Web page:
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Maximizing the Effectiveness of One-time Standards Instruction Sessions with Formative Assessment

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2019 ASEE Annual Conference & Exposition


Tampa, Florida

Publication Date

June 15, 2019

Start Date

June 15, 2019

End Date

June 19, 2019

Conference Session

Beneficial Partnerships: Enhancing Library Programming with Strategic Collaborations

Tagged Division

Engineering Libraries

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Paper Authors


Daniela Solomon Case Western Reserve University Orcid 16x16

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Daniela Solomon is Research Services Librarian for Biomedical Engineering, Civil Engineering, Electrical Engineering and Computer Science, Materials Science and Engineering, Mechanical and Aerospace Engineering at Kelvin Smith Library, Case Western Reserve University. She is interested in bibliometrics, altmetrics, data management, and library instruction.

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Ya-Ting T. Liao Case Western Reserve University Orcid 16x16

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Dr. Ya-Ting T. Liao, an assistant professor at Case Western Reserve University, leads the Computation Fire Dynamics Laboratory in the Department of Mechanical and Aerospace Engineering since 2015. Dr. Liao’s research projects range from basic fire science (material flammability, solid pyrolysis, ignition, microgravity combustion, flame spread, etc.) to understanding fire behavior in specific situations (such as structures, spacecraft, or wildland fires). Her work has been supported by NSF, NASA, CASIS, and UL. She currently serves on the Board of Advisors in the Central State Section of the Combustion Institute.

From 2013-2014, Dr. Liao worked on thermal fluids and two-phase flow problems in the petroleum industry as a consultant and as a thermo-fluids specialist at FMC Technologies. In 2011-2012, Dr. Liao worked at Bloomberg LP as a software developer.

Dr. Liao obtained her PhD in Mechanical and Aerospace Engineering from Case Western Reserve University in 2011. She double-majored in Mechanical Engineering and Physics in National Taiwan University in 2004.

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J. Thomas Chapin Underwriters Laboratories Inc.

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Dr. J. Thomas Chapin is Vice President Research at Underwriters Laboratories. Tom is a UL William Henry Merrill Society Corporate Fellow and Chairman of the UL Fire Council. Tom currently focuses on emerging technologies, hazards and failure analysis and risk assessments. Previously, he managed UL’s Corporate Research organization in support of the development or revision of UL standards and improving testing, certification and surveillance services.

As a trained materials scientist, Tom’s career has been dedicated to the study of polymer synthesis and characterization methods, material processing, polymeric degradation, aging and fire behavior. Tom joined UL in 2001 after a 21-year career at AT&T Bell Laboratories and 3 years at The Upjohn Co., developing new materials from polymeric isocyanates He has 17 patents in the telecommunications industry and novel materials. Tom has made over 300 technical presentations and 150 publications in chemistry, materials and polymer science. He received his BS in Chemistry with Honors in 1974 from the University of Connecticut and a Ph.D. in Polymer Science in 1977 from the Institute of Materials Science at the University of Connecticut.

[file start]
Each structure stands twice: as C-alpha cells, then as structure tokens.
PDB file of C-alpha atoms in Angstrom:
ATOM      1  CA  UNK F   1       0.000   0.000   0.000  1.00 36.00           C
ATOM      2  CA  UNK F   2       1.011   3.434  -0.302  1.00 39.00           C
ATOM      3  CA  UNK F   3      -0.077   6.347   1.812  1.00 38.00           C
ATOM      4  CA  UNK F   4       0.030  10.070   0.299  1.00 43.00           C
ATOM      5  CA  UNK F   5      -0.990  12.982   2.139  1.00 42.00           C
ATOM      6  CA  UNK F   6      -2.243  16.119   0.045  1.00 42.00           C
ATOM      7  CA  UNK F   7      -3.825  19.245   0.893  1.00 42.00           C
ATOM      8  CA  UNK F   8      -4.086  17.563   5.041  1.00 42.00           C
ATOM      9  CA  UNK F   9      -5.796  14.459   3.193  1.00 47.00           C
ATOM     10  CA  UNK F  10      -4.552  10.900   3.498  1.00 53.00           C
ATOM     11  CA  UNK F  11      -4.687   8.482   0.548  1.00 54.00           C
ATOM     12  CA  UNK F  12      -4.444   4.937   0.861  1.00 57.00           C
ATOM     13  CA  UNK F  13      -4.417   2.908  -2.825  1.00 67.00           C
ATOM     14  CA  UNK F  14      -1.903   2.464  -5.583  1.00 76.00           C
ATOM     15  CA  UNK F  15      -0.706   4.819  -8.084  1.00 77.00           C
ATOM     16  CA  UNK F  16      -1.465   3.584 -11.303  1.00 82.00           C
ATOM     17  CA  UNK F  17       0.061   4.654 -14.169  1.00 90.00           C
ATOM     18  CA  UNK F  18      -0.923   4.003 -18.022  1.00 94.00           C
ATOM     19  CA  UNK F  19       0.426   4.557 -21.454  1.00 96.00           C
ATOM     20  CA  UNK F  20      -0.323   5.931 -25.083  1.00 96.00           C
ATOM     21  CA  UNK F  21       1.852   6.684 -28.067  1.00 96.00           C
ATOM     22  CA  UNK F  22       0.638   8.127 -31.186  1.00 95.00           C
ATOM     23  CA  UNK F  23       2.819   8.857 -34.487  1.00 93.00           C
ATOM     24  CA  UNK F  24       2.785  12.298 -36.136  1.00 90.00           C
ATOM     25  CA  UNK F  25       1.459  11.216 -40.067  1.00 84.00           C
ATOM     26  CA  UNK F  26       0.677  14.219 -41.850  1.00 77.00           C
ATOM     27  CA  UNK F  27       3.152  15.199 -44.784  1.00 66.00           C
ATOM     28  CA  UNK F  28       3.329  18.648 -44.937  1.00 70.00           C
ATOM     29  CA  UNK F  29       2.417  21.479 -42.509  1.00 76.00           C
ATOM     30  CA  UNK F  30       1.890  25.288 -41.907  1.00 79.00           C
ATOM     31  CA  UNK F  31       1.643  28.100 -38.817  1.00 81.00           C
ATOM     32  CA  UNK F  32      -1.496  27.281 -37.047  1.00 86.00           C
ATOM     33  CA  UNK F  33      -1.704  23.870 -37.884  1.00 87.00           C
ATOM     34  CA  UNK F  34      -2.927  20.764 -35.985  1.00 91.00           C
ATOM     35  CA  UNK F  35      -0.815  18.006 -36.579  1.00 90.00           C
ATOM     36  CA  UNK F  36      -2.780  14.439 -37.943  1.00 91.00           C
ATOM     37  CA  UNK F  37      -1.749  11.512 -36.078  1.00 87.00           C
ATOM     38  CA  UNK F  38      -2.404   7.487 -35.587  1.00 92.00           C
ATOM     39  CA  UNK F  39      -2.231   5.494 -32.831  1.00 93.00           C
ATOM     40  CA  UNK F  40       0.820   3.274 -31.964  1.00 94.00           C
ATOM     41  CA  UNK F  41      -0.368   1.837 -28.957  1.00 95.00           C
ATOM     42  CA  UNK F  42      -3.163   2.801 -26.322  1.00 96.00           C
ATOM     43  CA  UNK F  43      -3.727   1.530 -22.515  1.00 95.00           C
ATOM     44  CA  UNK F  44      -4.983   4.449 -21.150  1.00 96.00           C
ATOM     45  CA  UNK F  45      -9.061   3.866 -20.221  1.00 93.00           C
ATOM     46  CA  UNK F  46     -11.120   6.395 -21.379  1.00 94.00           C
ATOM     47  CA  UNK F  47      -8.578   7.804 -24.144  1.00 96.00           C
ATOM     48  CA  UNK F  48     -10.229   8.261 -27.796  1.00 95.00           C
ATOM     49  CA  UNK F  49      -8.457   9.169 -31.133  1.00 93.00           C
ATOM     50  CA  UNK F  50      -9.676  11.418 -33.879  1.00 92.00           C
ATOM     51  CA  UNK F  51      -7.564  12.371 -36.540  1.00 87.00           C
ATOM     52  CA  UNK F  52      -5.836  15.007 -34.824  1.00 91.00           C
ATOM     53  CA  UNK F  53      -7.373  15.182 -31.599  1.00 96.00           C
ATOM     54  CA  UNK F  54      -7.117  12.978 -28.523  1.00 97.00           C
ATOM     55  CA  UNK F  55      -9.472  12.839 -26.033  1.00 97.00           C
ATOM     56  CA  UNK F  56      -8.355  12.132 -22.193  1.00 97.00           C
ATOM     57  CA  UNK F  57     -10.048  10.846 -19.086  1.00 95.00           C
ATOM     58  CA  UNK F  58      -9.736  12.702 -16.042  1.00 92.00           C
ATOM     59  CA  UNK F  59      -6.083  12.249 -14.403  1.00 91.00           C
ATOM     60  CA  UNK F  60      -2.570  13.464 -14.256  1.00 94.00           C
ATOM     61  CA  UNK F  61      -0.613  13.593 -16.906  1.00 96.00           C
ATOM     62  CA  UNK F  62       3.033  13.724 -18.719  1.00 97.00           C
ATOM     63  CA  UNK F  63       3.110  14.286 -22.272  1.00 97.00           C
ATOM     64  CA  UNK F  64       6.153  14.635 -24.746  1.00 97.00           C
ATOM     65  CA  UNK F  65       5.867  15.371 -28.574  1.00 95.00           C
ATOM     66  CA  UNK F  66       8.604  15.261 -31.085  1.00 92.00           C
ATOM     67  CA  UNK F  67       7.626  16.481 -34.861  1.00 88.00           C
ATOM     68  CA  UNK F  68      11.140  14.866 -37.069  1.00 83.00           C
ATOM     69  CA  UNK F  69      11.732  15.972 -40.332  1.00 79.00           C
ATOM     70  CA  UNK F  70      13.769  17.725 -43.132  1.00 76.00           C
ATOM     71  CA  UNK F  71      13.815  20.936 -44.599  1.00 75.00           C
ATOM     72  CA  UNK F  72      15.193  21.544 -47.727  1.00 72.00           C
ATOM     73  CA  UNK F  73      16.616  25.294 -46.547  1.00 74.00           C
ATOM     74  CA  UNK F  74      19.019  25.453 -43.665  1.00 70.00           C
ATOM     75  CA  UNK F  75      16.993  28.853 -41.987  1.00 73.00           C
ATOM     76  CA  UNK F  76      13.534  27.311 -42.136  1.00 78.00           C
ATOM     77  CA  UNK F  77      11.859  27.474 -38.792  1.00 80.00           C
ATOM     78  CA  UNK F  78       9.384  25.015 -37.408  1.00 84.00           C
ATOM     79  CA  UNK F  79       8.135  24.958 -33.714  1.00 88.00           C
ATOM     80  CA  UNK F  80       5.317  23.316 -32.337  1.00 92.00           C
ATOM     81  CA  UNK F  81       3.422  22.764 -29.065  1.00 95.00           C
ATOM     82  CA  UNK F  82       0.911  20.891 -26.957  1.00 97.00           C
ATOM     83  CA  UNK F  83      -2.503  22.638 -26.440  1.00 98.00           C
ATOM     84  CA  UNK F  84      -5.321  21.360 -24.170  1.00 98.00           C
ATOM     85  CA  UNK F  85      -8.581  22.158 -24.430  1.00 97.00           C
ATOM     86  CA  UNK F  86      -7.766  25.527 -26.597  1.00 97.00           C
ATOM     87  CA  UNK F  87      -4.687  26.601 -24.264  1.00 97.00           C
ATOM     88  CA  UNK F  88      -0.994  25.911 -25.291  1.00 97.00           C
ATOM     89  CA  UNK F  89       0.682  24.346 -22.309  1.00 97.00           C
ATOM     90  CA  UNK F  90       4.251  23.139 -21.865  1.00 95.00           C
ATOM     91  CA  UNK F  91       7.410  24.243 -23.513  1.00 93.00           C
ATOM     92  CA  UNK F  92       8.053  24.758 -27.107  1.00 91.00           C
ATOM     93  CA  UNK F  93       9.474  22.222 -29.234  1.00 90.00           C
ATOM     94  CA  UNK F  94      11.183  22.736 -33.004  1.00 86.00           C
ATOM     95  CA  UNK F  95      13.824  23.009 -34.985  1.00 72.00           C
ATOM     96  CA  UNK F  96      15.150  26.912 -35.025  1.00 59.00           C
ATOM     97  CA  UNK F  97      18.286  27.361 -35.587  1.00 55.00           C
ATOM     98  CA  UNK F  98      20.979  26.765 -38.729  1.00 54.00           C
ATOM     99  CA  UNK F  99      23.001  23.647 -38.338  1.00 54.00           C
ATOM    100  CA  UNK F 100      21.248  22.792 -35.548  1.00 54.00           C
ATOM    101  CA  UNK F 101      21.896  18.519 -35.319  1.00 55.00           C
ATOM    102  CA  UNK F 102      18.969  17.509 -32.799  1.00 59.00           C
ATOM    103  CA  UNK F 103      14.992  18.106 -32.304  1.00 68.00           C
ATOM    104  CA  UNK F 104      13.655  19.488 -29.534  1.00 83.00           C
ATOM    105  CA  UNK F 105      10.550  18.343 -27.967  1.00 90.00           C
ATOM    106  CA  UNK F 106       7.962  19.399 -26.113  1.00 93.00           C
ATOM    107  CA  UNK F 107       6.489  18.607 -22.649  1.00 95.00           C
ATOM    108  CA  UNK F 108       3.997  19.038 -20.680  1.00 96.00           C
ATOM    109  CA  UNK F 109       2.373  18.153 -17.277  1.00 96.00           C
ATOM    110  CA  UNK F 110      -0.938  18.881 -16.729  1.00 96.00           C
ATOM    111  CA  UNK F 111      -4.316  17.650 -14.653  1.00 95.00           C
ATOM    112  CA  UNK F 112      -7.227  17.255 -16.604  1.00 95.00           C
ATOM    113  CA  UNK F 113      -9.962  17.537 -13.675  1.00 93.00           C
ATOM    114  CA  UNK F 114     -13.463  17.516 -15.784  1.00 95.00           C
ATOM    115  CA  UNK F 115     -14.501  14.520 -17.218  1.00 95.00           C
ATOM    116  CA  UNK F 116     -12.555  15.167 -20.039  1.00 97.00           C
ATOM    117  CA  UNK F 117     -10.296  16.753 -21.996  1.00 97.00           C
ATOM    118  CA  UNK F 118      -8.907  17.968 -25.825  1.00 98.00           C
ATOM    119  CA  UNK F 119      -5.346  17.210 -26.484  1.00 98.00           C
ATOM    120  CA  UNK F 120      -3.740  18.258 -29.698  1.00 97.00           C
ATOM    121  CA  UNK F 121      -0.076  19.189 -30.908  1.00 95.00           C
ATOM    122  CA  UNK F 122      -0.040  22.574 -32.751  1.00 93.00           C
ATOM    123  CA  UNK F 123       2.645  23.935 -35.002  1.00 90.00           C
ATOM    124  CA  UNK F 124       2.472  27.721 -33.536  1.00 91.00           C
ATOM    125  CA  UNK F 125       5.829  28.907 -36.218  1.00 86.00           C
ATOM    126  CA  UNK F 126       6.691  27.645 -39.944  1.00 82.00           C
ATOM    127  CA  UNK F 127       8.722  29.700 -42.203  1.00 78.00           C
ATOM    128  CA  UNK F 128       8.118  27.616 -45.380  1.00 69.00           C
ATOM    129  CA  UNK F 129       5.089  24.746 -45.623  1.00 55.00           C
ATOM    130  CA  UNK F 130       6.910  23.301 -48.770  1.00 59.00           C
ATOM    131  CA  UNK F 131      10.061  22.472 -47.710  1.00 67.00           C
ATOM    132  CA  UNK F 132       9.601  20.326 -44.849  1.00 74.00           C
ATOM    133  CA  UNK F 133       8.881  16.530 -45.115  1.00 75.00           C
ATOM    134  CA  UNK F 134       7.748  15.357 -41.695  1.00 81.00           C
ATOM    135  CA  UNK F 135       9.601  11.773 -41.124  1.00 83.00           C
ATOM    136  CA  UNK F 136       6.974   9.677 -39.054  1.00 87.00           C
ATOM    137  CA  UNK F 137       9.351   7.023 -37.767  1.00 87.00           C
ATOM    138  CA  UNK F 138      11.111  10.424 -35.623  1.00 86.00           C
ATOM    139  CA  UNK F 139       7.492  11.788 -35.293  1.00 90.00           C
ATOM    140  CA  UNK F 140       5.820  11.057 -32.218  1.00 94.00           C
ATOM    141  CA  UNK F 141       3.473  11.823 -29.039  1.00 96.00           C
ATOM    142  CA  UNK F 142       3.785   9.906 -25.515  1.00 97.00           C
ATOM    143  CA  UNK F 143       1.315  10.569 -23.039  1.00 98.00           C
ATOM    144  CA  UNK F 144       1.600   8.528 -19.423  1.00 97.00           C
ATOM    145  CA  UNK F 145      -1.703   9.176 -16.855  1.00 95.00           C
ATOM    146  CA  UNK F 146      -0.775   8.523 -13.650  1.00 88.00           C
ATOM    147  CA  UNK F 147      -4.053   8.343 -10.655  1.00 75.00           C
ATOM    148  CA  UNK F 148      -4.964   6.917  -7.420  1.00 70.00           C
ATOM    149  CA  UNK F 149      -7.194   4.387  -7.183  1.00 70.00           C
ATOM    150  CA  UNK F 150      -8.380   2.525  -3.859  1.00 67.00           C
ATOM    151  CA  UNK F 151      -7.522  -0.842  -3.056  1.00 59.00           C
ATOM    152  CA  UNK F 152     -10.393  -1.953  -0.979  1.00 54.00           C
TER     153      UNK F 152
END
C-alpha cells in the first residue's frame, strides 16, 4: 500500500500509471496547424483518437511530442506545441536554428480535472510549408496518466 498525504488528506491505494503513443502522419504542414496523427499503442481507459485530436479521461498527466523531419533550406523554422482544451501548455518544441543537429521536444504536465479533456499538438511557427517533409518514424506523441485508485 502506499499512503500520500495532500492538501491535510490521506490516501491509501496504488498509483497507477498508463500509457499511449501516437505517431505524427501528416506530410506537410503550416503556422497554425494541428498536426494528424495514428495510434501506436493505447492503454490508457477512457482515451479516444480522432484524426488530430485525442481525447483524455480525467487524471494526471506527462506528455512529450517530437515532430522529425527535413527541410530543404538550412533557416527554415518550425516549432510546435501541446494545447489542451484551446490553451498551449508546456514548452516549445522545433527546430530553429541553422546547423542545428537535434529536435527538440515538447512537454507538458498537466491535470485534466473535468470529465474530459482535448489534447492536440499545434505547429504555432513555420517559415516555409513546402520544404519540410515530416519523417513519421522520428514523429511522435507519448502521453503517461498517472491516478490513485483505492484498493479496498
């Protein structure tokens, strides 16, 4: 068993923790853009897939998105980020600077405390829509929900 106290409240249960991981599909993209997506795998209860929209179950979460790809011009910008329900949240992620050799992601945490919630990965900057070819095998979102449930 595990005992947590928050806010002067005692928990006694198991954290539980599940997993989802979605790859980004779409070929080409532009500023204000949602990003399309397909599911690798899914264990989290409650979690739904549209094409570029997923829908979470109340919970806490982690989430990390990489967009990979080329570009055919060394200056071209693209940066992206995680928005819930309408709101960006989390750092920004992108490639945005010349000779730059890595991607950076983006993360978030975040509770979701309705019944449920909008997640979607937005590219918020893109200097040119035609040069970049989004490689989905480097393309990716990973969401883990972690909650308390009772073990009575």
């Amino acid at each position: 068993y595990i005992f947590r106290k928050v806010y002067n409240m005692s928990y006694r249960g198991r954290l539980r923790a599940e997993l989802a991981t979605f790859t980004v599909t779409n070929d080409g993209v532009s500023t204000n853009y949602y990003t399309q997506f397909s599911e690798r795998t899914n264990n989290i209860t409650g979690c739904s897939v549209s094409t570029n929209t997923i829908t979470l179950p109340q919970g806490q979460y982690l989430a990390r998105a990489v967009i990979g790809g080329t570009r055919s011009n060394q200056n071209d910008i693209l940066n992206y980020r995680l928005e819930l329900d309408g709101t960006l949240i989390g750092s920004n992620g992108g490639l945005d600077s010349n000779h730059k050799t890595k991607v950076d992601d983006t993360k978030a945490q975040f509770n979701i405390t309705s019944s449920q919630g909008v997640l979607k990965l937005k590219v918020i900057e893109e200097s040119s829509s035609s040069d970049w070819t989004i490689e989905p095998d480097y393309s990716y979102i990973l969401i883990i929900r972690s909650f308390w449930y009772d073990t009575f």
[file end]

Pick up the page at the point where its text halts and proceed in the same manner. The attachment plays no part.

Tom was the past international chairman of the IEC (International Electrotechnical Commission) Technical Committee, TC 113 on Nanotechnology Standardization for Electrical and Electronic Components and Subsystems.

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There are multiple obstacles associated with integrating standards education into the college curriculum, including the limited experience faculty may have with standards, and the difficulty to fit such training into an already-packed engineering course schedule. Facing these challenges, a faculty member, an engineering librarian, and a professional from a leading standard developing organization worked together to create a customizable course module that can be easily fit into existing engineering courses. The module includes an instruction session, a case study relevant to the topic of the course, assignments, and guest speakers (through videos and/or campus visit). The one-time instruction session employs formative assessment activities to identify and correct misconceptions and to build knowledge on standards applications. Formative assessment has been identified as an excellent tool for facilitating understanding and maximizing the effectiveness of a one-shot instruction session. The first iteration of this module has been delivered twice, first in a small class (10 students) and then in a large class (95 students) in two consecutive semesters. The effectiveness of the first session was evaluated by conducting pre- and post-tests and by collecting students’ feedback. Based on the results, changes were implemented for the second session. This paper presents the evolution of the project and the challenges encountered.

Solomon, D., & Liao, Y. T., & Chapin, J. T. (2019, June), Maximizing the Effectiveness of One-time Standards Instruction Sessions with Formative Assessment Paper presented at 2019 ASEE Annual Conference & Exposition , Tampa, Florida. 10.18260/1-2--33087

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